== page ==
Choices Start with which Advice To Take

Nicola Nicholson went against her consultant’s advice and chose an independent midwife for her second child.

‘I see no reason for you to not have a successful natural birth after a caeserean section, but as you are high risk, you will need to be on the labour ward for continuous monitoring.’

These are the words of my consultant, which felt strangely contradictory. I was in early pregnancy with my second child, following a pretty harrowing experience with my first baby, which ended in an emergency caeserean section. A heated exchange of words followed, as I explained that being forced to lie back strapped to machines would in no way allow me to birth my baby naturally. I was told in no uncertain terms that to do anything other than this would put my life and that of my baby at risk.

The thought of this filled me with dread, so I began to do my own research. The more I thought about it the more I knew that hospital was the last place in the world I wanted to be.

So I asked a good friend who is a midwife, whether she thought I would be crazy to have my baby at home. She explained the risks to me in terms of probabilities and this enabled my husband Charlie and I to make what we felt was quite an easy decision. We felt the benefits of being at home far outweighed any undue risks.

We decided to pay an independent midwife to look after us during the remainder of my pregnancy and the birth. We wanted to know that the person present on the day would be experienced in home birth and would not rush us into hospital unless there really was a genuine need. This turned out to be the best investment we could have made.

Our midwife, Meg, had decades of experience in natural births, understood all the risks and totally trusted in her own abilities and those of the birthing mother to be able to do it just as nature intended. She was an incredible support, especially when I had the hospital pressuring me to go in for an induction because my baby was ‘overdue’. Meg kept saying if I wanted to birth my baby naturally, I needed to leave it alone. Do nothing, but chill out, it will come when it is ready.

I spent a lot of my pregnancy visualising what my perfect birth would be, and in the end , it was exactly that! My waters broke around 11.30pm so Charlie called the midwife and our doula and began filling the birthing pool. We had decided to have a doula for our home birth to provide extra support to him and Meg, and this also proved to be a very worthwhile investment.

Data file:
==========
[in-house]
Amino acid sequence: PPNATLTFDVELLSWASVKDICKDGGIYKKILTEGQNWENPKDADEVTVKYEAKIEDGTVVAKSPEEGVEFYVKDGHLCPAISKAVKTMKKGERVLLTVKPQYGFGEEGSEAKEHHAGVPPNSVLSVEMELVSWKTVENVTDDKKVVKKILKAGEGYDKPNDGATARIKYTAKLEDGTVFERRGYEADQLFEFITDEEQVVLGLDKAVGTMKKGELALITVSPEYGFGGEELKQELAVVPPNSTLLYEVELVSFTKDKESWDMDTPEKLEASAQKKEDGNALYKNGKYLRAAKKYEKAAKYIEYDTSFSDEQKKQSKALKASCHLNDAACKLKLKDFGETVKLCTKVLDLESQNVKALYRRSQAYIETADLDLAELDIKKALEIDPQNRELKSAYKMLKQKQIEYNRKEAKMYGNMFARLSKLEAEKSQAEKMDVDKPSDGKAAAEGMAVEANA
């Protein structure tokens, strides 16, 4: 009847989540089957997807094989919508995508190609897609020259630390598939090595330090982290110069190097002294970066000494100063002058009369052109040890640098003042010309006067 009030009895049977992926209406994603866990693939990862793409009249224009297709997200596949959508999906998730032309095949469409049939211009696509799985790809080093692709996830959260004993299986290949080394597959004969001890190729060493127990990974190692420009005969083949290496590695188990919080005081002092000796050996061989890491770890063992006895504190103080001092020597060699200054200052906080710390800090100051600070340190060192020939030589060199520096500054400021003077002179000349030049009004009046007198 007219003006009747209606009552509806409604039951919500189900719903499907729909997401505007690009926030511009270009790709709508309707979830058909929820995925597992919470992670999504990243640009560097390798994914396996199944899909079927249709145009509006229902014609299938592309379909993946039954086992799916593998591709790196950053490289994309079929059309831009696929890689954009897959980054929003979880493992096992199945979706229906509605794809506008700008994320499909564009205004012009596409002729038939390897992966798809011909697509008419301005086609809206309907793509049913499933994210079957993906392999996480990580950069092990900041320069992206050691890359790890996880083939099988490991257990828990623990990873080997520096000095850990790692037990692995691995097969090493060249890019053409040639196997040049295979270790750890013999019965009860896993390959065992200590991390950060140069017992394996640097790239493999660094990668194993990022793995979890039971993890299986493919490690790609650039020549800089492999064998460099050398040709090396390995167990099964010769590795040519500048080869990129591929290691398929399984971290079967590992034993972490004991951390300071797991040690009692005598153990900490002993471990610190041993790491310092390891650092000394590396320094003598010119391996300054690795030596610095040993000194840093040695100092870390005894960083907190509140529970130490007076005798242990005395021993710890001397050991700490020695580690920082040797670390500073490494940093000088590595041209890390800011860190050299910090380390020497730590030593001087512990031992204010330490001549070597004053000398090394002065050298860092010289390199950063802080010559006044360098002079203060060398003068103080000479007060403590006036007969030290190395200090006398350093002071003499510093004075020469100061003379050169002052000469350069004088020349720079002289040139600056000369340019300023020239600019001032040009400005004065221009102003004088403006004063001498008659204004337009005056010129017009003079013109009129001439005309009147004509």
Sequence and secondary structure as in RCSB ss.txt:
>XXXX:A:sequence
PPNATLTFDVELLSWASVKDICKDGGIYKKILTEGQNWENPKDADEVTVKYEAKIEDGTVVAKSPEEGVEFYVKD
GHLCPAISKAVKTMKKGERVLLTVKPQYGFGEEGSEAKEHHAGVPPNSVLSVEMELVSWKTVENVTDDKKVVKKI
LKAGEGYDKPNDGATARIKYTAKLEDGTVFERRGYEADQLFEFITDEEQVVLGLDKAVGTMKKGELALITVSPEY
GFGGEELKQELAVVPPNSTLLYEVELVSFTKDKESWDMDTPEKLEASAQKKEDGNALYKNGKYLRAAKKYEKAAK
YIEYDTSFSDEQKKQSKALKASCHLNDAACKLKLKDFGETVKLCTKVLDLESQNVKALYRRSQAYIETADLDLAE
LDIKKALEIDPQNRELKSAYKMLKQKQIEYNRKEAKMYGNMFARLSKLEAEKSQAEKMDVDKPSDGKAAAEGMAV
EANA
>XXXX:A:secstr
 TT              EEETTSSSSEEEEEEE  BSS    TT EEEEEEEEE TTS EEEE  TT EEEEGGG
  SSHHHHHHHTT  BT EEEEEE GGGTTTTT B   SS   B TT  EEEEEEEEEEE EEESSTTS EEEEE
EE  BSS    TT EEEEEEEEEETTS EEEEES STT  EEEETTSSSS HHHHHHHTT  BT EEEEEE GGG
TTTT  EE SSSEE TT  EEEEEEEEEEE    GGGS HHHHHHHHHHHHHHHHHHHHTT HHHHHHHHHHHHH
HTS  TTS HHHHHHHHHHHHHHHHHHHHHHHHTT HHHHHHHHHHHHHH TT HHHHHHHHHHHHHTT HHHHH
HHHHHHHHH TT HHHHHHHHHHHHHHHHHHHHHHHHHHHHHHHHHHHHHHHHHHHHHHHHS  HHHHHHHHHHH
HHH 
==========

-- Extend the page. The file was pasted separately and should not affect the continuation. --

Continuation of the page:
Meg arrived soon after, and observed me quietly and un-intrusively. There were no internal examinations, just a few whispered questions and then she quietly told me that I could get into the pool.

What a wonderful relief warm water is! I was in my kitchen, with a few candles and some soft music playing, with Meg, Charlie and Louise working in whispers around me. I didn’t hear all the exchanges that occurred, I was in my own zone, completely surrendered to the moment. Not once did I ever allow myself to think anything other than ‘I can do this’ and I never felt out of control or overwhelmed.

Our beautiful baby girl, Isabelle Rose, was born just after 4.30am, peacefully in the pool. An hour later, her older brother Ben trotted downstairs, immediately noticed some chocolate biscuits by the fireplace and didn’t even realise that he had a new sister!

What a stark contrast to our first birth experience, which ended up being filled with bright lights, pain and fear. Hindsight is a wonderful thing, but so is the power of a woman’s body. Given the right circumstances and being allowed to do what we all instinctively know, we call all birth like goddesses. Trust your instincts, we’ve being doing this for millennia.

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